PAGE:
Wall Street has ended higher, led by a surge in the Dow Jones Industrial Average, as investors bought energy and materials stocks and looked beyond a recent surge in coronavirus cases.
The S&P 500 energy, materials, industrial, health and consumer staples indexes have all jumped.
Limiting gains in the Nasdaq and S&P 500, Amazon lost ground, extending a rotation that began on Monday out of many big-name technology and momentum stocks that have led much of the US stock market’s rebound since March.
Bob Shea, chief executive officer at TrimTabs Asset Management in New York, said the rise in energy stocks had not been expected.
“Today is counterintuitive. We are reading about California’s economy shutting down and a record spike in cases in Florida, and yet you have energy stocks leading,” he said.
“We’re seeing a mini-rotation into value.”
JPMorgan Chase, the largest US lender, rose after it posted a smaller-than-expected 51 per cent drop in second-quarter profit.
Wells Fargo tumbled after booking a quarterly loss for the first time since the 2008 financial crisis.
Citigroup dropped 3.6 per cent on Tuesday as it reported a steep fall in quarterly profit.
The S&P 500 banks index dropped as the three banks set aside a combined $US28 billion to cover potential losses on loans to borrowers hurt by the coronavirus pandemic.
Wall Street has reclaimed most of its coronavirus-driven losses since March as a raft of monetary and fiscal stimulus and upbeat economic data raised hopes of a swift post-pandemic recovery.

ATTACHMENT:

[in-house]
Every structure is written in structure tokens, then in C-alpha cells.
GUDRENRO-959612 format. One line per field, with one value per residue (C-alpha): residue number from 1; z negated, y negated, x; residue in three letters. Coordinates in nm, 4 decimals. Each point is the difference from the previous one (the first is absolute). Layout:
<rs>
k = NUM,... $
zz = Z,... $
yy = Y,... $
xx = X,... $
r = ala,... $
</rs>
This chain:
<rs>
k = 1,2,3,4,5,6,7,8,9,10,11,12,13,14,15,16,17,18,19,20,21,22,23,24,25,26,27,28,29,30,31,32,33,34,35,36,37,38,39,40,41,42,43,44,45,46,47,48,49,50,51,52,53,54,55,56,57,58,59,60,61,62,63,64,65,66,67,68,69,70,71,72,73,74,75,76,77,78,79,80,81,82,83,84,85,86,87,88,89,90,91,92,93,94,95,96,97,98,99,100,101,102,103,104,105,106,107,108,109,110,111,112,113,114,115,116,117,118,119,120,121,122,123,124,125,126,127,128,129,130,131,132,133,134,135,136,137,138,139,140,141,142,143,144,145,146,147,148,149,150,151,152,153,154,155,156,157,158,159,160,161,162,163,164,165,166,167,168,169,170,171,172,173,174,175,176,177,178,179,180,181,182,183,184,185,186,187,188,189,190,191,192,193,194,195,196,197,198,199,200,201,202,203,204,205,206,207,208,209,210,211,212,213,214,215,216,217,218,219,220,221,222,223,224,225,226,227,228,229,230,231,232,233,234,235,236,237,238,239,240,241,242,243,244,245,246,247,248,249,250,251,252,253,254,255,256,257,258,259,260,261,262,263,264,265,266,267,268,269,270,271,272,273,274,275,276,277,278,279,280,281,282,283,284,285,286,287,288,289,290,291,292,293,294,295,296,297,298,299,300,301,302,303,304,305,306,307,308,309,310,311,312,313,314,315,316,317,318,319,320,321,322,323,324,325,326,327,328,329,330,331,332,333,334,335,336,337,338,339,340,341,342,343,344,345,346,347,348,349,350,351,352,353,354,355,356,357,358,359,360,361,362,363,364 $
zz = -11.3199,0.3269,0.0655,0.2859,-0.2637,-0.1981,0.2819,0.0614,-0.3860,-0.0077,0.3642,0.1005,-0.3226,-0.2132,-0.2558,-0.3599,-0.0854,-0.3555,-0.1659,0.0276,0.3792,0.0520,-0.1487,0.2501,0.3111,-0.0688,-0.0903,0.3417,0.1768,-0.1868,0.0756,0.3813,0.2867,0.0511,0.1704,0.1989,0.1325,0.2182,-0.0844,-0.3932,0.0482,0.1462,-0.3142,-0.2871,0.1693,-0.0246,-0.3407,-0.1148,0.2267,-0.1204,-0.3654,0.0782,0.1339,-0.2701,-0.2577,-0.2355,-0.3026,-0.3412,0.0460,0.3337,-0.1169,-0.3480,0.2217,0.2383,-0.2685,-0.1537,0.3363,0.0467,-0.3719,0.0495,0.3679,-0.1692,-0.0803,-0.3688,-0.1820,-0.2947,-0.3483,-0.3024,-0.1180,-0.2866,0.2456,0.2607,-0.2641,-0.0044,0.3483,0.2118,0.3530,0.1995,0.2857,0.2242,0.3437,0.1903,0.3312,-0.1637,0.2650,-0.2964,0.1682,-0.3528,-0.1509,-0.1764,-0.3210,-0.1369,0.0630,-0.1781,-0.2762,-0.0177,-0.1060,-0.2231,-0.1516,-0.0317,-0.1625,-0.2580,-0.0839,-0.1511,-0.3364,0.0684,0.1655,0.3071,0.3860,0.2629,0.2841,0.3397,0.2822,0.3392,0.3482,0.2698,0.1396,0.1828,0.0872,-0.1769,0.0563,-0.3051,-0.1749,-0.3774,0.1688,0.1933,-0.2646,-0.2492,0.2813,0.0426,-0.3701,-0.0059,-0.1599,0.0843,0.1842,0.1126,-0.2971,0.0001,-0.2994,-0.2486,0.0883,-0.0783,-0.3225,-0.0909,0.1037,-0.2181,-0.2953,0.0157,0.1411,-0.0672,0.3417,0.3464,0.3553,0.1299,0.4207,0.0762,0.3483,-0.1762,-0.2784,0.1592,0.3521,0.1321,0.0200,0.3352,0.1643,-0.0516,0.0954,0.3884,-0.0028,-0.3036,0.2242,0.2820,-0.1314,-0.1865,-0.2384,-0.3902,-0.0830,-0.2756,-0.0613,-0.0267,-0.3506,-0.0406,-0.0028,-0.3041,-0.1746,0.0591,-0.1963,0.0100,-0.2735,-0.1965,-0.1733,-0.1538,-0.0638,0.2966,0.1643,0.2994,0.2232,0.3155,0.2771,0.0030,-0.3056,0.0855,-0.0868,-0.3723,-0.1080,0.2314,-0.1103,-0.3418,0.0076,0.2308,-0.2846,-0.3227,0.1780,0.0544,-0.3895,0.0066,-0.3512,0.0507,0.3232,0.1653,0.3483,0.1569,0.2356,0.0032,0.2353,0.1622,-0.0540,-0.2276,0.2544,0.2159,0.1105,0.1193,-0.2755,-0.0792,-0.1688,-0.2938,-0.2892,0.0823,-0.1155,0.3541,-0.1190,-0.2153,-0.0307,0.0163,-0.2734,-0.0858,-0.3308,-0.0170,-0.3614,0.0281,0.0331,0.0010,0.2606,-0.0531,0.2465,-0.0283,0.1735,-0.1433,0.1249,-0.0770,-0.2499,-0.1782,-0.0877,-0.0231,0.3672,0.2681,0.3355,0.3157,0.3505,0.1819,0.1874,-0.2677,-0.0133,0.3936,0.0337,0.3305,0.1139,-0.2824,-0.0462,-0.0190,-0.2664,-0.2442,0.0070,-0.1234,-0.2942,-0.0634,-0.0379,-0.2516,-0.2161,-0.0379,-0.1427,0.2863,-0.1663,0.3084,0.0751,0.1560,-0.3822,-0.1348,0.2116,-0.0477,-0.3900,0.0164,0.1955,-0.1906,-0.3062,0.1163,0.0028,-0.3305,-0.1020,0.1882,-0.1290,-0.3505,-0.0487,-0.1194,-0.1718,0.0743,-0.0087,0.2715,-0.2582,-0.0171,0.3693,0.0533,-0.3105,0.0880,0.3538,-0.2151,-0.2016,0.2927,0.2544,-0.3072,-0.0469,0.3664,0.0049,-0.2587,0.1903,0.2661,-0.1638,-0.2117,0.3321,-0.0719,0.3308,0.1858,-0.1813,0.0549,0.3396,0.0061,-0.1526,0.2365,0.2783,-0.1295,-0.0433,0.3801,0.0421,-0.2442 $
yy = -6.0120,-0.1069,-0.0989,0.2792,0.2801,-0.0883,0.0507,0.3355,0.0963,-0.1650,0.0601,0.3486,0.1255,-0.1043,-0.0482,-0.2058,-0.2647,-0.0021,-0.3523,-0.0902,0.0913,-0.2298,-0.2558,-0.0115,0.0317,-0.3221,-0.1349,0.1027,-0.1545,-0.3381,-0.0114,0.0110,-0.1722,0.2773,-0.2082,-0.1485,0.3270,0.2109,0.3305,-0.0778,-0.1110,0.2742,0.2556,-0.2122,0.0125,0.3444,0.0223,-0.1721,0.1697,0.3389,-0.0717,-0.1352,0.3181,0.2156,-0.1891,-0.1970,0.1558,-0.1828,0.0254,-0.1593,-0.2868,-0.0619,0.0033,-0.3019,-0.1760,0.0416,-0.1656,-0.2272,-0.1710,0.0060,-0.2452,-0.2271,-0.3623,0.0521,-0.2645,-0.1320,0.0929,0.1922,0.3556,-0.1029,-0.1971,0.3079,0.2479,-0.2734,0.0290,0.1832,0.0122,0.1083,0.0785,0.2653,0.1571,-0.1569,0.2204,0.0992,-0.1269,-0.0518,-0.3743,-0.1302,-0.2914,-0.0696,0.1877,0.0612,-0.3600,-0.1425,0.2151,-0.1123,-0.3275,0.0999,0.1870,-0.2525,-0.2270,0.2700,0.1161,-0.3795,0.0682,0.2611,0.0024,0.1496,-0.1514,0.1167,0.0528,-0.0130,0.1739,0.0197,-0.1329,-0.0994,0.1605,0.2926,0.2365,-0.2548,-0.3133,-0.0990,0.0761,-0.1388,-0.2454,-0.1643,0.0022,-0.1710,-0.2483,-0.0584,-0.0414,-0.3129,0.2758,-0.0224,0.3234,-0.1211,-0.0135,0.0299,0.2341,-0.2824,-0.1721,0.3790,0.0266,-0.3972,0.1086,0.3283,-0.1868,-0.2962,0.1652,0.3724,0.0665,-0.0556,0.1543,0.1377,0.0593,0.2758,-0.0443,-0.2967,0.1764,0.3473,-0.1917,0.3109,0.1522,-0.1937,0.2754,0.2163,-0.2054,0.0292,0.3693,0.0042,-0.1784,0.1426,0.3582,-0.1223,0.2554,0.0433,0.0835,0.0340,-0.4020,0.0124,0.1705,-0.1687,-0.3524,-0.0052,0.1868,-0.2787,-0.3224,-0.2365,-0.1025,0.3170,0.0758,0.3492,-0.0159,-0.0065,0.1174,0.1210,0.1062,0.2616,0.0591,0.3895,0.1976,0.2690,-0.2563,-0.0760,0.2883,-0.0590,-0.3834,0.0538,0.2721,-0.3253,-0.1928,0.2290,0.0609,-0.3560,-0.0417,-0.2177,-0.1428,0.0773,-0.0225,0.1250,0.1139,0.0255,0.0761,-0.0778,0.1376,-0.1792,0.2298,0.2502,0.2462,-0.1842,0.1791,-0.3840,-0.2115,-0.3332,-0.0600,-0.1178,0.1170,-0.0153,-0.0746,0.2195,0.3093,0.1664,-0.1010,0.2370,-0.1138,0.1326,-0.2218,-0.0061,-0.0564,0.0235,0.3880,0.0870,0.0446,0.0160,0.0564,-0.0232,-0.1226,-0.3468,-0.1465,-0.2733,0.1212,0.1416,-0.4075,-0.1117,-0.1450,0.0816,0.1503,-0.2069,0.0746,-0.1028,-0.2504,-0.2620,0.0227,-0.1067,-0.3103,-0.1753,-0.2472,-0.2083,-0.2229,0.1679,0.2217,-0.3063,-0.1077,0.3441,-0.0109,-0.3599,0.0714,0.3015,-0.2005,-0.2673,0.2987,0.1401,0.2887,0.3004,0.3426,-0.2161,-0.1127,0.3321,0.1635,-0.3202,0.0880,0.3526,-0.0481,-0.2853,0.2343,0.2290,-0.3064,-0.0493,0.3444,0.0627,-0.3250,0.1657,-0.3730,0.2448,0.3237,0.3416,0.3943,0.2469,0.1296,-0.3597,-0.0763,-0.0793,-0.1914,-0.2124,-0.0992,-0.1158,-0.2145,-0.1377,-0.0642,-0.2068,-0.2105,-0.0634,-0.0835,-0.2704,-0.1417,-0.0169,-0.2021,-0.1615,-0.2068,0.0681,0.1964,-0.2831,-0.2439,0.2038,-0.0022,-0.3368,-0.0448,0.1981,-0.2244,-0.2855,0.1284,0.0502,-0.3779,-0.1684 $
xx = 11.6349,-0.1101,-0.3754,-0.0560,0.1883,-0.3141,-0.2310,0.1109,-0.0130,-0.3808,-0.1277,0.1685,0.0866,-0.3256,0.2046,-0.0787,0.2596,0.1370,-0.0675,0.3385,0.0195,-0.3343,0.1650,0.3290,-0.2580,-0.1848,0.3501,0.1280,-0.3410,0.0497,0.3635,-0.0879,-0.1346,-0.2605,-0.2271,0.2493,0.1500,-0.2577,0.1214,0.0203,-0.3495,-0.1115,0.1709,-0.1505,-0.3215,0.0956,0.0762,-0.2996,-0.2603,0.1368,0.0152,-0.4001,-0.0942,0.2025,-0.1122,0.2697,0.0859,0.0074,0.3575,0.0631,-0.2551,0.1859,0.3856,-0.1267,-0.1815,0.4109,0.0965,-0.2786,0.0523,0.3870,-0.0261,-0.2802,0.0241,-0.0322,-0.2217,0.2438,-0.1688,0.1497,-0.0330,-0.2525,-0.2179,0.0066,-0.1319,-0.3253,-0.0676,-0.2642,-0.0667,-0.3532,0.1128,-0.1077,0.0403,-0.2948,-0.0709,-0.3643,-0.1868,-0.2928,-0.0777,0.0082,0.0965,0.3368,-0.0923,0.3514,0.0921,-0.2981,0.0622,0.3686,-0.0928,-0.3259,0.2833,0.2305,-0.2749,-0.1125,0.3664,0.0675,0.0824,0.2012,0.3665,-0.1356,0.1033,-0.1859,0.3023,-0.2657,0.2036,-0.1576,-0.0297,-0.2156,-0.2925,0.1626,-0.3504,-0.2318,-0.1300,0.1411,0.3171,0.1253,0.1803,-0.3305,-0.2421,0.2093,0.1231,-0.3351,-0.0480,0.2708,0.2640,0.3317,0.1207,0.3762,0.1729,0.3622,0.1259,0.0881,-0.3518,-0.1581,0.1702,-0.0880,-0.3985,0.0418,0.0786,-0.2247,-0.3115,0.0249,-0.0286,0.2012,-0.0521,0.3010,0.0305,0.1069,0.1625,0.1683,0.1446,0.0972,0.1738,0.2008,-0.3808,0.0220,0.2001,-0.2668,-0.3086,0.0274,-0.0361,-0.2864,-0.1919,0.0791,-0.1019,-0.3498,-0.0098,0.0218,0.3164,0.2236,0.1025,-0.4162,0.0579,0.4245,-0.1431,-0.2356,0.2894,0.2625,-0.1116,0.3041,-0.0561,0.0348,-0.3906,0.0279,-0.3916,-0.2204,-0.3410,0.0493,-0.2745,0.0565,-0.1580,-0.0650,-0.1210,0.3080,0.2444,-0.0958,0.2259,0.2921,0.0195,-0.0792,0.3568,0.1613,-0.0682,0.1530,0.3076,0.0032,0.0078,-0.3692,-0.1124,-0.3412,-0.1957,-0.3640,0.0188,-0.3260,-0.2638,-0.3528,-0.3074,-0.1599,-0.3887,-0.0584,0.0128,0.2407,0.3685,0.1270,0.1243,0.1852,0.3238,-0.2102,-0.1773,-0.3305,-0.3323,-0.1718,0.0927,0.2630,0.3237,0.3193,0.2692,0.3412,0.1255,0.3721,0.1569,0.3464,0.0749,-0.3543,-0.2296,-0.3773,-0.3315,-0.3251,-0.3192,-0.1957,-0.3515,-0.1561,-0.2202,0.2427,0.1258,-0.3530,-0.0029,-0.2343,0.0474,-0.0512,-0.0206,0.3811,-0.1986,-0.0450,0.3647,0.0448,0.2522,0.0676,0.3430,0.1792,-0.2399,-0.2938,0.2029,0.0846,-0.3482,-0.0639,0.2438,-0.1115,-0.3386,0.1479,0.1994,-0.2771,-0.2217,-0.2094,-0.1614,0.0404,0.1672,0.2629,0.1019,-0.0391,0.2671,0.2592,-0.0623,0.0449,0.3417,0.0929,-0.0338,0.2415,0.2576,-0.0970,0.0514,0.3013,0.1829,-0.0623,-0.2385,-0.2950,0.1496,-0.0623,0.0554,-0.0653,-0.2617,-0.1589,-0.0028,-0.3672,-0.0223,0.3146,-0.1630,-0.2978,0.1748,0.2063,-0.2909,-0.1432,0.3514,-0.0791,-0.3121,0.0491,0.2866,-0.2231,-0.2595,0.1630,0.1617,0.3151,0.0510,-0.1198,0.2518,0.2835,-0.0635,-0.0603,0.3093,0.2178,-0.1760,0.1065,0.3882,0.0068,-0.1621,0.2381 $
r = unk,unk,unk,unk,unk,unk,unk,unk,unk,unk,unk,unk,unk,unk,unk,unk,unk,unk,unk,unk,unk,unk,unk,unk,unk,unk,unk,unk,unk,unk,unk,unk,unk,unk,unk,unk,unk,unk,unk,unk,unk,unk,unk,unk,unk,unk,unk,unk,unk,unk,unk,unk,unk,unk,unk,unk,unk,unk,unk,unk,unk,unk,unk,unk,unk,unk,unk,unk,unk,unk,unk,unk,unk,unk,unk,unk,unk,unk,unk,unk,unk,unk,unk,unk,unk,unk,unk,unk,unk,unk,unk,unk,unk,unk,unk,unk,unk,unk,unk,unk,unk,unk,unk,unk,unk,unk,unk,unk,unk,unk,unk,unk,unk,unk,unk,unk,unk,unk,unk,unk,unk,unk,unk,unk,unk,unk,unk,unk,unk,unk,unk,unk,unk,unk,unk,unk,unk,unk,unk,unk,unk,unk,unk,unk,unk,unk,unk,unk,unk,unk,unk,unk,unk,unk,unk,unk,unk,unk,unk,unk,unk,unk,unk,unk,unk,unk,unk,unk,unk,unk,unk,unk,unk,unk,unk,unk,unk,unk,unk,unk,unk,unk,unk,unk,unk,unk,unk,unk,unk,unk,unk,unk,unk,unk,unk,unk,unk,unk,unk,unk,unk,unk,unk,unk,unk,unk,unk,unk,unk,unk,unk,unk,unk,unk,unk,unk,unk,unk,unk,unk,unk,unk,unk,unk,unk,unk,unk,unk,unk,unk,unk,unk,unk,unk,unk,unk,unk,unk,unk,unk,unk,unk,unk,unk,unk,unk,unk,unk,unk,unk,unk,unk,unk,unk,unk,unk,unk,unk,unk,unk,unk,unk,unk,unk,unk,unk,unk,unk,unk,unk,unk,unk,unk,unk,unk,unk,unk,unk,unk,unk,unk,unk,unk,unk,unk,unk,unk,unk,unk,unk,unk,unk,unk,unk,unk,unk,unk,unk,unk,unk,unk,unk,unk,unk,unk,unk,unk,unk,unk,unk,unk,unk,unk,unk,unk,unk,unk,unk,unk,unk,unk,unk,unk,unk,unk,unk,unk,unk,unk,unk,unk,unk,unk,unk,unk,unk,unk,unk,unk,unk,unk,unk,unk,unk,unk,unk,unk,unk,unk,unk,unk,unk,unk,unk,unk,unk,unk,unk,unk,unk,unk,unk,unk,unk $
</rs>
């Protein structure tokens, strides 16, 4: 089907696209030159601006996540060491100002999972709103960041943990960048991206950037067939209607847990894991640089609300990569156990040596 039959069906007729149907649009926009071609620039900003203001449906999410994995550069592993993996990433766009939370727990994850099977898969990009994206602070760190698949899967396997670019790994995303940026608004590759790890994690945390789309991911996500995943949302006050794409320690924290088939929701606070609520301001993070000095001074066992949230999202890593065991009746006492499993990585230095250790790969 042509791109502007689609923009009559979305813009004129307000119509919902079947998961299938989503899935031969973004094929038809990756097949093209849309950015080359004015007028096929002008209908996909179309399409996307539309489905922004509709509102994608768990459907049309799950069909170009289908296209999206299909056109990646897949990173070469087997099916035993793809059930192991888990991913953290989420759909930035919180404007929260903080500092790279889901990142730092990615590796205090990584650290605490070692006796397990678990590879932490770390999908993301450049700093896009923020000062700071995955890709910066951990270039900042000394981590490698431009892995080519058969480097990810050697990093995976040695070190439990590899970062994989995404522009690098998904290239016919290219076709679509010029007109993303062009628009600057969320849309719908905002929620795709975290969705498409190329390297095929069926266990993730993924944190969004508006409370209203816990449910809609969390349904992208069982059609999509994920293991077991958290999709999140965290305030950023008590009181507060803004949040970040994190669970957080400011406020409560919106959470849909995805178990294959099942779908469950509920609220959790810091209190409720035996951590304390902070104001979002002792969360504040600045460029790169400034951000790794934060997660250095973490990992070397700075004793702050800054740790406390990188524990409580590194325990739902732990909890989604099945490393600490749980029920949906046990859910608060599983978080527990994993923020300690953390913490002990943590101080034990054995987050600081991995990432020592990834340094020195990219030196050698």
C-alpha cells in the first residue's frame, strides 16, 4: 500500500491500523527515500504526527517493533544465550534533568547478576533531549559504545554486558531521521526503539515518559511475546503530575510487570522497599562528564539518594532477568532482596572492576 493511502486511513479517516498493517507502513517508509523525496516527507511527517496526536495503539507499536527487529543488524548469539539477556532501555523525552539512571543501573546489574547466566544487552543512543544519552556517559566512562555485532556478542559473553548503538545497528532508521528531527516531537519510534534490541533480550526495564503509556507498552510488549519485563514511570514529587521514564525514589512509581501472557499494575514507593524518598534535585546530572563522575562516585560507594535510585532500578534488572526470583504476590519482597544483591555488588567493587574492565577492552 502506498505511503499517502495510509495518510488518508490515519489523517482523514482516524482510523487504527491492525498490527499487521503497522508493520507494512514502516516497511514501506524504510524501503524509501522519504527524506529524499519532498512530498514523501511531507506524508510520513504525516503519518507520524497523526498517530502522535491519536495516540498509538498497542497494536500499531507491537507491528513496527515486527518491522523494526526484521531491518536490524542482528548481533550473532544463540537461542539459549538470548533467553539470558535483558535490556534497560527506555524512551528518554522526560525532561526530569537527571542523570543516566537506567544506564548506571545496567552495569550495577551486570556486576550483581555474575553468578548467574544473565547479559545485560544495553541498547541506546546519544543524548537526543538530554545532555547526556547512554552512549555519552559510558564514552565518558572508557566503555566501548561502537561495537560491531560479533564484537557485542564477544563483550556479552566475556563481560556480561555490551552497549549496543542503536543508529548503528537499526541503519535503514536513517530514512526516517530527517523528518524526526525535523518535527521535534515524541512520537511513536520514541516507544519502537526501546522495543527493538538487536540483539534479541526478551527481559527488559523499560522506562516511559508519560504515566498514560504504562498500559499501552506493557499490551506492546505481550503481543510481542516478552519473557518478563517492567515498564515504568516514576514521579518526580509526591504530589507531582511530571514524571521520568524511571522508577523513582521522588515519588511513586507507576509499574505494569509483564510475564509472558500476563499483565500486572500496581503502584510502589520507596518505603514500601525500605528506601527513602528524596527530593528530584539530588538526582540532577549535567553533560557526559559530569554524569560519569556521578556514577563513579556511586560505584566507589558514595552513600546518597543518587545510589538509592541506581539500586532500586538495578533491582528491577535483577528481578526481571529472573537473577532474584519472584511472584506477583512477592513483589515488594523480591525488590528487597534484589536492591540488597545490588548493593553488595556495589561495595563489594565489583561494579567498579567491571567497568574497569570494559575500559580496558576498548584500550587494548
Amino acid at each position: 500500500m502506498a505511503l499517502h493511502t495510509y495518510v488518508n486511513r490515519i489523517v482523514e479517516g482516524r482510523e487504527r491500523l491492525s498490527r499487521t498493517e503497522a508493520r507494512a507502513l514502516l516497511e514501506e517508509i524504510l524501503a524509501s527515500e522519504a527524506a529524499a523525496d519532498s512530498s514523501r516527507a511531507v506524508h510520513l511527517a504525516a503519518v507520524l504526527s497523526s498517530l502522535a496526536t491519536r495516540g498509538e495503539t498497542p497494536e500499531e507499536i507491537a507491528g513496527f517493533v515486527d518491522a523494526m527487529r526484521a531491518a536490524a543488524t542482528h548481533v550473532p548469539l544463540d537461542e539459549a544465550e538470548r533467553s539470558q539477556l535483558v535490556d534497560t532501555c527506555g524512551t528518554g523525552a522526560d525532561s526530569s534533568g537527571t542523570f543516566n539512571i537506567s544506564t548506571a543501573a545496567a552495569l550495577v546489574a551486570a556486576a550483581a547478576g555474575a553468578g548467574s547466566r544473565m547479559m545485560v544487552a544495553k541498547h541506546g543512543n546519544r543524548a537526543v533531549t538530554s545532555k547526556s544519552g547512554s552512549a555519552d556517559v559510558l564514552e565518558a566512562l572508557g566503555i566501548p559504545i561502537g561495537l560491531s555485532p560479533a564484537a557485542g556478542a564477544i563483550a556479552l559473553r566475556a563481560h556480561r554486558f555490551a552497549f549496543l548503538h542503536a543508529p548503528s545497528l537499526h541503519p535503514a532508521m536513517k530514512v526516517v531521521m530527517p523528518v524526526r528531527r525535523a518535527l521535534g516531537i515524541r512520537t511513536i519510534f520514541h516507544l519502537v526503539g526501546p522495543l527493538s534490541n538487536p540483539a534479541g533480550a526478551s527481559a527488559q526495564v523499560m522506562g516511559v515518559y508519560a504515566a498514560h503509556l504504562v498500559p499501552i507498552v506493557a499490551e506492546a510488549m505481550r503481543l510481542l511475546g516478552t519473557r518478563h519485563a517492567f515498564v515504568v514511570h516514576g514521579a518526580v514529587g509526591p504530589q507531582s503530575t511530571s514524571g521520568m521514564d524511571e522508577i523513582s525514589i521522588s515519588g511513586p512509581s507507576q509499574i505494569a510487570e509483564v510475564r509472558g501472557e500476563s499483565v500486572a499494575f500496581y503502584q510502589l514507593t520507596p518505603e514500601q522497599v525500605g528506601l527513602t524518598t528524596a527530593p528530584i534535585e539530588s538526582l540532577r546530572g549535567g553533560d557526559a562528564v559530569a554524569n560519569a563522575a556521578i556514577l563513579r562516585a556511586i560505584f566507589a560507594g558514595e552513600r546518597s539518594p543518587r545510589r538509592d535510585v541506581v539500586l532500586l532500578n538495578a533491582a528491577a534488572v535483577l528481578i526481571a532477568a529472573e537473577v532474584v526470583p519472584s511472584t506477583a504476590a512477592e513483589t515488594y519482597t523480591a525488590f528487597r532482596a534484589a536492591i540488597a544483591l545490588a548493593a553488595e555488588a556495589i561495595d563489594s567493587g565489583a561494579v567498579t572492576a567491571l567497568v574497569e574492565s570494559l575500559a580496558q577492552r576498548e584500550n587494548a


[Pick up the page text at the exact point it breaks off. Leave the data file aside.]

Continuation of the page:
But a recent record surge in COVID-19 cases and new business restrictions, particularly in California, has again raised uncertainty about how long it may take for the economy to recover.
Alabama, Florida and North Carolina reported record daily increases in COVID-19 deaths on Tuesday.
Investors are bracing for what could be the sharpest drop in quarterly earnings for S&P 500 firms since the 2008 financial crisis, according to Refinitiv IBES data.
Unofficially, the Dow Jones Industrial Average rose 557.51 points, or 2.14 per cent, to 26,643.31, the S&P 500 gained 42.37 points, or 1.34 per cent, to 3,197.59 and the Nasdaq Composite added 97.73 points, or 0.94 per cent, to 10,488.58.
Delta Air Lines dropped after it warned it will be more than two years before the industry sees a sustainable recovery from the “staggering” impact of the coronavirus pandemic, with demand largely tracking the curve of infections in different places.
Moderna jumped after it said it plans to start a late-stage clinical trial for its COVID-19 vaccine candidate on or around July 27.